So, you’re working on a design. You need a full-width container element because the design has a background-color that goes from edge-to-edge horizontally. But the content inside doesn’t necessarily need to be edge-to-edge. You want to:

  1. Limit the width (for large screens)
  2. Pad the edges
  3. Center the content

It’s “the inside problem” in web layout. It’s not hard, it’s just that there are lots of considerations.

The classic solution is an outer and inner container.

The parent element is naturally as wide as it’s own parent, and let’s assume that’s the <body> element, or the entire width of the browser window. That takes the background-color and pads the left and right sides. The inside element is what limits the width inside and centers.

footer { --contentWidth: 400px; background: lightcoral; padding: 2rem 1rem;
} .inside { max-width: var(--contentWidth); margin: 0 auto;

This is what my brain reaches for first. Doesn’t use anything fancy and feels perfectly understandable. That “inside” element isn’t wonderfully desirable, only because it feels like busywork to remember to add it to the markup each time this pattern is used, but it does the trick with few other downsides.

See the Pen
Classic "inside" element
by Chris Coyier (@chriscoyier)
on CodePen.

What if you only can use a single element?

These type of limitations aren’t my favorite, because I feel like a healthy project allows designers and developers to have whatever kind of control over the final HTML, CSS, and JavaScript output they need to do the best possible job. But, alas, sometimes you’re in a weird position as a contractor or have legacy CMS issues or whatever.

If you only have a single element to work with, padding sorrrrrta kinnnnda works. The trick is to use calc() and subtract half of the content’s maximum width from 100%.

<footer> Content
footer { --contentWidth: 600px; background: lightcoral; padding: 2rem calc((100% - var(--contentWidth)) / 2);

See the Pen
by Chris Coyier (@chriscoyier)
on CodePen.

The problem here is that it doesn’t prevent edge-touching, which might make this entirely unacceptable. Maybe you could select elements inside (paragraphs and whatnot…) and add padding to those (with a universal selector, like footer > *). It’s tempting to put padding way up on the <body> or something to prevent edge-touching, but that doesn’t work because we want that edge-to-edge background color.

What if you’re already inside a container you can’t control and need to break out of it?

Well, you can always do the ol’ full-width utility thing. This will work in a centered container of any width:

.full-width { width: 100vw; margin-left: 50%; transform: translateX(-50%);

But that leaves the content inside at full width as well. So, you’d need to turn to an inside element again.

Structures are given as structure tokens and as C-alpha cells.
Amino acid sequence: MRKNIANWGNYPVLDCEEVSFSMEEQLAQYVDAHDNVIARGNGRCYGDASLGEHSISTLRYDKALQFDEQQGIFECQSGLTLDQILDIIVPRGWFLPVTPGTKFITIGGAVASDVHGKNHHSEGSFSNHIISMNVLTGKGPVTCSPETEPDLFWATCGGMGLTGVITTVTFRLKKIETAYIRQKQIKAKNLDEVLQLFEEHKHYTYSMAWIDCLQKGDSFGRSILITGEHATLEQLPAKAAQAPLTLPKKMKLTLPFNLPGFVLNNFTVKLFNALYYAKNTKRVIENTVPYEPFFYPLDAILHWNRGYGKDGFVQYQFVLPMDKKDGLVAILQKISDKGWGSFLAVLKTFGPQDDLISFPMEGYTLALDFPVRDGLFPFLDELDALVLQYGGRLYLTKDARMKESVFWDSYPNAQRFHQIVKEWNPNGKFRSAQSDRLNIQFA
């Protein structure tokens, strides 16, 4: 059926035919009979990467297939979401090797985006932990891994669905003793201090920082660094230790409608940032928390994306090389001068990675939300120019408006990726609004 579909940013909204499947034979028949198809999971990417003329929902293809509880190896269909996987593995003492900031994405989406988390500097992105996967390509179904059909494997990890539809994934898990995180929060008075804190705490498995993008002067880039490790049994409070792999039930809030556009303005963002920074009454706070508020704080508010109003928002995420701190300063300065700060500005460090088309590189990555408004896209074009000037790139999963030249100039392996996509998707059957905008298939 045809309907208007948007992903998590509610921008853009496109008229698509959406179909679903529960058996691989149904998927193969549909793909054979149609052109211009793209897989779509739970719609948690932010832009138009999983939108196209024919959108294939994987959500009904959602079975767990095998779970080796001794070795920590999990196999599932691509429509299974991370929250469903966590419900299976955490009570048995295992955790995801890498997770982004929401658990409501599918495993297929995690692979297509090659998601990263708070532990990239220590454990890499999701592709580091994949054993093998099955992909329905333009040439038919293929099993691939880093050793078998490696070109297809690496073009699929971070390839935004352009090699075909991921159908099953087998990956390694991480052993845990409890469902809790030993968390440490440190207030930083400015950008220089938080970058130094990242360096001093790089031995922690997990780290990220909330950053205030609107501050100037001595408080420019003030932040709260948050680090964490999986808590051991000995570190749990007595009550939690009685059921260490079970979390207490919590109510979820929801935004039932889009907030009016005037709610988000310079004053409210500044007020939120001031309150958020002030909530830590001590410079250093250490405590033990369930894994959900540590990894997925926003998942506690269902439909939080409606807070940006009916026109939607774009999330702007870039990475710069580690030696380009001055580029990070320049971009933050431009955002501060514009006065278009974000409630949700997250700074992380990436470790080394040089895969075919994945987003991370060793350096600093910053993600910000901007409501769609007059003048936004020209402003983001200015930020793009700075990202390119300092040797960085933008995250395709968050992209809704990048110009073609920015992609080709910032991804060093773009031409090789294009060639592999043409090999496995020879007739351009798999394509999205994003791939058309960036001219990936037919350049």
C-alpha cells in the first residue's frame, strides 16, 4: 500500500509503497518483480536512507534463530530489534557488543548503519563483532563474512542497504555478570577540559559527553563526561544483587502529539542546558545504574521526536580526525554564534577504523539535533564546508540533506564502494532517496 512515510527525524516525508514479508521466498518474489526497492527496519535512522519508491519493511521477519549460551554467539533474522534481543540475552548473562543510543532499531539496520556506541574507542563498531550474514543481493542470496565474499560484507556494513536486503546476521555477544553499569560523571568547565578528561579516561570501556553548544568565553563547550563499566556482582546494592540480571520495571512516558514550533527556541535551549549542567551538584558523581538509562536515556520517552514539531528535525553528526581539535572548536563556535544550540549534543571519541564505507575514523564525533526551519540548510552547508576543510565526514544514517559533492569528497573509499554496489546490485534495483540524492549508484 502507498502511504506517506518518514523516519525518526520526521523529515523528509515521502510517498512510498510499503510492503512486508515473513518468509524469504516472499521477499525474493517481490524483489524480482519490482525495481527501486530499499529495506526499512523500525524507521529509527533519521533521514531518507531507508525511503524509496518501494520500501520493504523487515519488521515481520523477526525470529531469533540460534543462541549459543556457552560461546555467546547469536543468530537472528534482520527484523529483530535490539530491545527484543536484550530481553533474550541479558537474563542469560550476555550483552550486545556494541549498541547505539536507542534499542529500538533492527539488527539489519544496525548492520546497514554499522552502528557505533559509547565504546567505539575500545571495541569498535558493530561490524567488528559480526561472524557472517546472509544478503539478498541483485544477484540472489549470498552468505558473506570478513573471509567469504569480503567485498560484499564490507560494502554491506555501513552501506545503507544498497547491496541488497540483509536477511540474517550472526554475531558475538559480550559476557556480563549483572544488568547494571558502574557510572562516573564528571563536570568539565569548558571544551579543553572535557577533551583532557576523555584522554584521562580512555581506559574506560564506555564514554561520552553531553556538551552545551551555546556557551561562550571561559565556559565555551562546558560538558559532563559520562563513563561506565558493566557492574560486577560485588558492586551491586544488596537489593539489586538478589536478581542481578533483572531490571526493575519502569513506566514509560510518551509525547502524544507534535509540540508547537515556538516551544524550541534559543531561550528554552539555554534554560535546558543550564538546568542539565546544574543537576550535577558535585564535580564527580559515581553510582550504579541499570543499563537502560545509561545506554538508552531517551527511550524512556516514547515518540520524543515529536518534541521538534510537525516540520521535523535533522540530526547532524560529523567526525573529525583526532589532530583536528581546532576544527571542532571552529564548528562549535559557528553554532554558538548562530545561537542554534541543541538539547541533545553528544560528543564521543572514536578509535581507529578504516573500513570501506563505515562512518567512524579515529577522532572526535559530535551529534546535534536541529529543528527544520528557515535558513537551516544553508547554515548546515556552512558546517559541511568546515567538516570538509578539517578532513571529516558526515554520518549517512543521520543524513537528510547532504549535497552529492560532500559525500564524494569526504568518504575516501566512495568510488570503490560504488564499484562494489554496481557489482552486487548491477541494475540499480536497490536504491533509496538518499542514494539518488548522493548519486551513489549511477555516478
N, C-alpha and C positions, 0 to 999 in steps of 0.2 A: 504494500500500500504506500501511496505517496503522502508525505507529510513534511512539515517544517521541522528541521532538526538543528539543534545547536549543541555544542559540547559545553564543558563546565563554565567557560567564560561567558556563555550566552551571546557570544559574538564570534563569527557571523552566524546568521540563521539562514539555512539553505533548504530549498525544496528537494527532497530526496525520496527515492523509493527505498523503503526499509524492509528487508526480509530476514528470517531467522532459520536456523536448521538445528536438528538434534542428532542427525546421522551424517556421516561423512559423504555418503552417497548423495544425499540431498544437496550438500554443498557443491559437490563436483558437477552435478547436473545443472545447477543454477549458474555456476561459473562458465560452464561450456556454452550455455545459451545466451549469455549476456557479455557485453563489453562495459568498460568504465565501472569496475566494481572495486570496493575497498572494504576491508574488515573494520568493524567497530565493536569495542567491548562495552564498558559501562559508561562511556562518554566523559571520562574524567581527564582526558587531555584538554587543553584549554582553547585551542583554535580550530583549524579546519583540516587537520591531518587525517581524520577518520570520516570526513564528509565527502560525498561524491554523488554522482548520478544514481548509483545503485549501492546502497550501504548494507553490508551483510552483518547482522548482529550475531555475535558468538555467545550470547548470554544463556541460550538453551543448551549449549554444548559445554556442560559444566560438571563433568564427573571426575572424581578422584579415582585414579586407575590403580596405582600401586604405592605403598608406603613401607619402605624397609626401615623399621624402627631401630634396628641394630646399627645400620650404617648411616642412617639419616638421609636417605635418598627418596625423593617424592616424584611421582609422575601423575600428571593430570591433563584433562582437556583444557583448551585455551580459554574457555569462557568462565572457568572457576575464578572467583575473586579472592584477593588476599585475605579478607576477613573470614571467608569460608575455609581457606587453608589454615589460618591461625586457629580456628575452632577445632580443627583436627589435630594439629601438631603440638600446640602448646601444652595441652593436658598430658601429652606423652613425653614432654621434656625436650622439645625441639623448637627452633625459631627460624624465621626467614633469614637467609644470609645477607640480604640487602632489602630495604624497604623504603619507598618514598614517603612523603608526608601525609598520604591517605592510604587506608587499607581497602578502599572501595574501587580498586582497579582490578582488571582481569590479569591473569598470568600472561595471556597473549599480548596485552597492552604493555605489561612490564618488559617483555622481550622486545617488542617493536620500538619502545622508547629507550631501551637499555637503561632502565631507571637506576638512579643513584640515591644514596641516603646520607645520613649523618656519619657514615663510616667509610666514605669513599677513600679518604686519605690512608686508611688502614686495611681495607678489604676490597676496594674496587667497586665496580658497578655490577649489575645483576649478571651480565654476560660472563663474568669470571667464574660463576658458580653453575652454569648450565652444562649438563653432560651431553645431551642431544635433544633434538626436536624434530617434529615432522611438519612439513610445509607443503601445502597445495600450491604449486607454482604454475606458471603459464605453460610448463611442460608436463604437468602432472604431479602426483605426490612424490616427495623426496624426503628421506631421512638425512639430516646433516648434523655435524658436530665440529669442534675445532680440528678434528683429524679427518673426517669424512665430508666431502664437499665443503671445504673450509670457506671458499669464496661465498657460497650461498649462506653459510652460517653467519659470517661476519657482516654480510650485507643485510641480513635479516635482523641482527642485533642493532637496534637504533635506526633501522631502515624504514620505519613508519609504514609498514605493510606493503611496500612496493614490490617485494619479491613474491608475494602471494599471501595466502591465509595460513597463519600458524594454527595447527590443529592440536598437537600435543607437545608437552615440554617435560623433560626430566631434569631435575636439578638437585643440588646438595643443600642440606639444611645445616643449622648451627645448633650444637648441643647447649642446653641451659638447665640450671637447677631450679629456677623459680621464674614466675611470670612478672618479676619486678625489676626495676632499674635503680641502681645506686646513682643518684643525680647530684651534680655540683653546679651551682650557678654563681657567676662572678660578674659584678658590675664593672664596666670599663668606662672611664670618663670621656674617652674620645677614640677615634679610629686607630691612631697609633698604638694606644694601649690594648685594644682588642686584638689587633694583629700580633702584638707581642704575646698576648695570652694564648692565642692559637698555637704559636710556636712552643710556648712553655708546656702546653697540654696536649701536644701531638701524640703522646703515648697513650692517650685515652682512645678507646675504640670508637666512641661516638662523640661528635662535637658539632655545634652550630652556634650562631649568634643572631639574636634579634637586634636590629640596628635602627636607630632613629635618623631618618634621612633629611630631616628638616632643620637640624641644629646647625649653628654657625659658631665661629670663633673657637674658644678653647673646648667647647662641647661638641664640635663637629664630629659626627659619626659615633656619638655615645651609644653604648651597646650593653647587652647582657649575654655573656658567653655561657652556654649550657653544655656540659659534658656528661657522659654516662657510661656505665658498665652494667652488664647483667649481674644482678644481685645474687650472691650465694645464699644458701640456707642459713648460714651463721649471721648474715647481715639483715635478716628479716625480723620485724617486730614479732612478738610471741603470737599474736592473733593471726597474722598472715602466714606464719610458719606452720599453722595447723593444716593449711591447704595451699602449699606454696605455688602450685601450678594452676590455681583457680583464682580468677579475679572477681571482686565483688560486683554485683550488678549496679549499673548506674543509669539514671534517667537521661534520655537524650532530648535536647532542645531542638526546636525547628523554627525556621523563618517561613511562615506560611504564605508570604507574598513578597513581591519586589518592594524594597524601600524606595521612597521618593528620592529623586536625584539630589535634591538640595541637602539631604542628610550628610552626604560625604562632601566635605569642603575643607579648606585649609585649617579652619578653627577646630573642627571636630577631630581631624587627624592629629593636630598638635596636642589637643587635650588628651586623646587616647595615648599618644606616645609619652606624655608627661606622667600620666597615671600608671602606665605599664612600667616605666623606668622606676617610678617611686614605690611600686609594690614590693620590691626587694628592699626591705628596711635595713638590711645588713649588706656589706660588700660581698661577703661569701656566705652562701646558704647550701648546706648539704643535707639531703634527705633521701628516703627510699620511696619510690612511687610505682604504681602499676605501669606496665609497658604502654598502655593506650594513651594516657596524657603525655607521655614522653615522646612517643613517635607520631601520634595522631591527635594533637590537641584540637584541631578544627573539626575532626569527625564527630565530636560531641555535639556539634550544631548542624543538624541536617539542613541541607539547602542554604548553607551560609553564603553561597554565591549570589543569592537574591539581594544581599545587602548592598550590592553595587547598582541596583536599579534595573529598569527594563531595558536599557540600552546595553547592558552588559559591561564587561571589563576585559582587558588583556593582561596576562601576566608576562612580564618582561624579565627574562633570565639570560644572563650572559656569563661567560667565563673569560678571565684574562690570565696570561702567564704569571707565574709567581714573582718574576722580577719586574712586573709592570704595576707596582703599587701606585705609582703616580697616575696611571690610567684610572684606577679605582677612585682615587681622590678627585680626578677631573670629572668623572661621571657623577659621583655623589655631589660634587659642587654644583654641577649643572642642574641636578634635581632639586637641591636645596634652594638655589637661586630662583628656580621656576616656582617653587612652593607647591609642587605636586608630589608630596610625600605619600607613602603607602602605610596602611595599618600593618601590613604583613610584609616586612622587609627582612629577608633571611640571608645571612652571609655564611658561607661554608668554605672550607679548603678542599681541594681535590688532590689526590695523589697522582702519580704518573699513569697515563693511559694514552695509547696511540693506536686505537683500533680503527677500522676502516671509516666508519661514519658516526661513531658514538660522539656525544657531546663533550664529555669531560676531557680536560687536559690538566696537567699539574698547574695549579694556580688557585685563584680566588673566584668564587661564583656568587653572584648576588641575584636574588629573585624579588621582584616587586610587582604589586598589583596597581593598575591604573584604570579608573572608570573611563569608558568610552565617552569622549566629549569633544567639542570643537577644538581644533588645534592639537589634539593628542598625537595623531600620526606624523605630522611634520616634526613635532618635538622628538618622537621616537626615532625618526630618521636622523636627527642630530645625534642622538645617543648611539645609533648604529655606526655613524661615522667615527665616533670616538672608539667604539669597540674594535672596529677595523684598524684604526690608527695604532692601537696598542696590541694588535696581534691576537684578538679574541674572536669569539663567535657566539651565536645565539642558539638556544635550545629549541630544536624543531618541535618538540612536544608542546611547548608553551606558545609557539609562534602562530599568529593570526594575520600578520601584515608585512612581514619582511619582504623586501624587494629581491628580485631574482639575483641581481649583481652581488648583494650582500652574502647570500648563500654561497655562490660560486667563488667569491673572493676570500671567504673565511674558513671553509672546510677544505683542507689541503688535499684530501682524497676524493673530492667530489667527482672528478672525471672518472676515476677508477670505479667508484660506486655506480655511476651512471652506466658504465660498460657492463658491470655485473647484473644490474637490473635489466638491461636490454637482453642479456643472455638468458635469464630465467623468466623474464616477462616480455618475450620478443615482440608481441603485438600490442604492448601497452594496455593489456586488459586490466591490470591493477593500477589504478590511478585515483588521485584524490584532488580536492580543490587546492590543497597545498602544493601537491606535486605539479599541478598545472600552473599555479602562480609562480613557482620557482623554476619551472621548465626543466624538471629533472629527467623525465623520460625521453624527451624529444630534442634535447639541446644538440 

See the Pen
Full width element with inside element
by Chris Coyier (@chriscoyier)
on CodePen.

Also, as soon as you have a vertical scrollbar, that 100vw value will trigger an obnoxious horizontal scrollbar. Some sites can pull off something like this to get rid of that scroll:

body { overflow-x: hidden; }

That’s pretty nice. If you can’t do that, though, you might need to set an explicit width on the scrollbar, then subtract that from 100vw.

body { scrollbar-width: 20px; /* future standards way */
} body::-webkit-scrollbar { /* long-standing webkit way */ width: 20px;
} .full-width { width: calc(100vw - 20px);

Even that kinda sucks as it means the full-width container isn’t quite full width when there is no vertical scrolling. I’d love to see CSS step it up here and help, probably with improved viewport units handling.

There are a variety of other ways of handling this full-width container thing, like Yanking to the edges with margins and such. However, they all ultimately need viewport units and suffer from the same scrollbar-related fate as a result.

If you can definitely hide the overflow-x on the parent, then extreme negative-margin and positive-padding can do the trick.

This is kinda cool in that it uses nothing modern at all. All very old school CSS properties.

See the Pen
Full Width Bars Using Negative Margins
by Chris Coyier (@chriscoyier)
on CodePen.

Can CSS Grid or Flexbox help here?

Meh. Not really.

I mean, sure, you could set up a three-column grid and place the content in the center column, while using the outside columns as padding. I don’t think that’s a particularly compelling use of grid and it adds complication for no benefit — that is, unless you’re already using and taking advantage of grid at this scope.

Fake the edges instead.

There is no law that the background-color needs to come from one single continuous element. You could always “fake” the left and right sides by kicking out a huge box-shadow or placing a pseudo element wherever needed.

We cover various techniques around that here.

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